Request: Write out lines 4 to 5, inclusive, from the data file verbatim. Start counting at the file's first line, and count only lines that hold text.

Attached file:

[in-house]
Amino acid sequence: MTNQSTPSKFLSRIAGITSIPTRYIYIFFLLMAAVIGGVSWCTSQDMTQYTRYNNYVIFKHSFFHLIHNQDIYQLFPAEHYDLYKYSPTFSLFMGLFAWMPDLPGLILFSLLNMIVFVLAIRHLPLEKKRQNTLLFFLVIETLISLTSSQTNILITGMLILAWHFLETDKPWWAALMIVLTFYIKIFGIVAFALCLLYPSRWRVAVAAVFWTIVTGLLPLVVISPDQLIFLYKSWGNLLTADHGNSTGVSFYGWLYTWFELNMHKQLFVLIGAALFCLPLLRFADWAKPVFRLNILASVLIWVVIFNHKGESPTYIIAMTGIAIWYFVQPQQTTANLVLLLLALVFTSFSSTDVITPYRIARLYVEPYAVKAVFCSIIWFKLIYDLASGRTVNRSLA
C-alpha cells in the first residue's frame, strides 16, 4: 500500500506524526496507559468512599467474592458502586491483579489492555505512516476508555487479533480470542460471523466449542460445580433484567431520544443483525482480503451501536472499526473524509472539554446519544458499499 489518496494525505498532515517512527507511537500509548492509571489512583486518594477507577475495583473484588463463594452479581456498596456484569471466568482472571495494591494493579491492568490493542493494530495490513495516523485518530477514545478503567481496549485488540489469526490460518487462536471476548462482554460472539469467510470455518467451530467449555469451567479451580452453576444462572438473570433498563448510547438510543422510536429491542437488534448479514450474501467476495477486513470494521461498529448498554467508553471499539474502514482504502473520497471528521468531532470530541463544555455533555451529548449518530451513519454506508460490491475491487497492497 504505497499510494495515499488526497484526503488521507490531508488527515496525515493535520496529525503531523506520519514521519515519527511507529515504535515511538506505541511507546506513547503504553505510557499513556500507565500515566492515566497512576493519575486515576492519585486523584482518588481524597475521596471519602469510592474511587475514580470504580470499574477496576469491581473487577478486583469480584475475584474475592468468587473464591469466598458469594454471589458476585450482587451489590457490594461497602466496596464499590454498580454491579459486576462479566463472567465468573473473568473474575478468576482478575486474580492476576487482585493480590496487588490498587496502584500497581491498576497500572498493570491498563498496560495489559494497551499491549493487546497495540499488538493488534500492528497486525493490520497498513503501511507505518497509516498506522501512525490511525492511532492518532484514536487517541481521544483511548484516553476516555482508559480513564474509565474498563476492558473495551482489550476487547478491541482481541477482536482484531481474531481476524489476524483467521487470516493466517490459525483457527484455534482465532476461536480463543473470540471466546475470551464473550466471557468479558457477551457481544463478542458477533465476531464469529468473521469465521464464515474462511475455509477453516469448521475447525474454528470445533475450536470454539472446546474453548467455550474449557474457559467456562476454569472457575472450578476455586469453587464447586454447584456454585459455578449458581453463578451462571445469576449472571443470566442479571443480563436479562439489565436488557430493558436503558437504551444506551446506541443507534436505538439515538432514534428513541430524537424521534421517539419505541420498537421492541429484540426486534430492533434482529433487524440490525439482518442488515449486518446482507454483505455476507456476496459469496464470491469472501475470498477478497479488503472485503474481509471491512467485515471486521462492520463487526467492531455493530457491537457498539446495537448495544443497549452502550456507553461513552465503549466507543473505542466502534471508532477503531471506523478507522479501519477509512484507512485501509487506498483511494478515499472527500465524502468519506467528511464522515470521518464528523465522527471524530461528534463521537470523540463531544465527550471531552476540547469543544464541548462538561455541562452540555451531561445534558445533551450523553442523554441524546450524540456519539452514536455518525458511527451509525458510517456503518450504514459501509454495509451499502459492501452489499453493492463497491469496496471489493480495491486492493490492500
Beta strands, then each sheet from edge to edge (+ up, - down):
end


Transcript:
Beta strands, then each sheet from edge to edge (+ up, - down):
end